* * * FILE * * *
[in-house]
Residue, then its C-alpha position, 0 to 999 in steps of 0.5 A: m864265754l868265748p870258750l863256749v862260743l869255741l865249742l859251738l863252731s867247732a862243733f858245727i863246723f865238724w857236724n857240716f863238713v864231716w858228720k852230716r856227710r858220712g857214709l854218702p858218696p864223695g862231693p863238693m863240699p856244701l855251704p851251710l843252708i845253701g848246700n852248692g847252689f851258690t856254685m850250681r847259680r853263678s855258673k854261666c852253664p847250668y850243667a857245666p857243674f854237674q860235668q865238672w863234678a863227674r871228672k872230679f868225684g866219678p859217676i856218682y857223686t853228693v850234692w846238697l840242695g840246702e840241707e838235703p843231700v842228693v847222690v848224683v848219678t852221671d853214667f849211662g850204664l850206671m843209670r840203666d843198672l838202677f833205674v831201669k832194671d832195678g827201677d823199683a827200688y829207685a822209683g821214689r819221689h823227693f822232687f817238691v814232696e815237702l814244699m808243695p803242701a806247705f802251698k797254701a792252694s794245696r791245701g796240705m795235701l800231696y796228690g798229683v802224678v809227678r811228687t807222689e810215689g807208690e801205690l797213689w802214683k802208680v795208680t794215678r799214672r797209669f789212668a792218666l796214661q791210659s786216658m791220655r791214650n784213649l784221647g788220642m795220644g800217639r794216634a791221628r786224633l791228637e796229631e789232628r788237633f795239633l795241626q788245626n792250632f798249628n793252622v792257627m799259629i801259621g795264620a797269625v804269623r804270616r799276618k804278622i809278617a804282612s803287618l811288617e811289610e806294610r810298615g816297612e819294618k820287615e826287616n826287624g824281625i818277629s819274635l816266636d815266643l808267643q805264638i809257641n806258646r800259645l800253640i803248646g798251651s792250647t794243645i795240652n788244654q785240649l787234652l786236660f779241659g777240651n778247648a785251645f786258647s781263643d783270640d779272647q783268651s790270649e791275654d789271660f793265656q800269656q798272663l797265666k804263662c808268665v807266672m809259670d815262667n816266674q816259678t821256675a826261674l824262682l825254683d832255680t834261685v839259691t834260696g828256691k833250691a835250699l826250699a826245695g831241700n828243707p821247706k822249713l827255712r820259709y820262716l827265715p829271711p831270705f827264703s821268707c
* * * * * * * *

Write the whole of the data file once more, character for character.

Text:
[in-house]
Residue, then its C-alpha position, 0 to 999 in steps of 0.5 A: m864265754l868265748p870258750l863256749v862260743l869255741l865249742l859251738l863252731s867247732a862243733f858245727i863246723f865238724w857236724n857240716f863238713v864231716w858228720k852230716r856227710r858220712g857214709l854218702p858218696p864223695g862231693p863238693m863240699p856244701l855251704p851251710l843252708i845253701g848246700n852248692g847252689f851258690t856254685m850250681r847259680r853263678s855258673k854261666c852253664p847250668y850243667a857245666p857243674f854237674q860235668q865238672w863234678a863227674r871228672k872230679f868225684g866219678p859217676i856218682y857223686t853228693v850234692w846238697l840242695g840246702e840241707e838235703p843231700v842228693v847222690v848224683v848219678t852221671d853214667f849211662g850204664l850206671m843209670r840203666d843198672l838202677f833205674v831201669k832194671d832195678g827201677d823199683a827200688y829207685a822209683g821214689r819221689h823227693f822232687f817238691v814232696e815237702l814244699m808243695p803242701a806247705f802251698k797254701a792252694s794245696r791245701g796240705m795235701l800231696y796228690g798229683v802224678v809227678r811228687t807222689e810215689g807208690e801205690l797213689w802214683k802208680v795208680t794215678r799214672r797209669f789212668a792218666l796214661q791210659s786216658m791220655r791214650n784213649l784221647g788220642m795220644g800217639r794216634a791221628r786224633l791228637e796229631e789232628r788237633f795239633l795241626q788245626n792250632f798249628n793252622v792257627m799259629i801259621g795264620a797269625v804269623r804270616r799276618k804278622i809278617a804282612s803287618l811288617e811289610e806294610r810298615g816297612e819294618k820287615e826287616n826287624g824281625i818277629s819274635l816266636d815266643l808267643q805264638i809257641n806258646r800259645l800253640i803248646g798251651s792250647t794243645i795240652n788244654q785240649l787234652l786236660f779241659g777240651n778247648a785251645f786258647s781263643d783270640d779272647q783268651s790270649e791275654d789271660f793265656q800269656q798272663l797265666k804263662c808268665v807266672m809259670d815262667n816266674q816259678t821256675a826261674l824262682l825254683d832255680t834261685v839259691t834260696g828256691k833250691a835250699l826250699a826245695g831241700n828243707p821247706k822249713l827255712r820259709y820262716l827265715p829271711p831270705f827264703s821268707c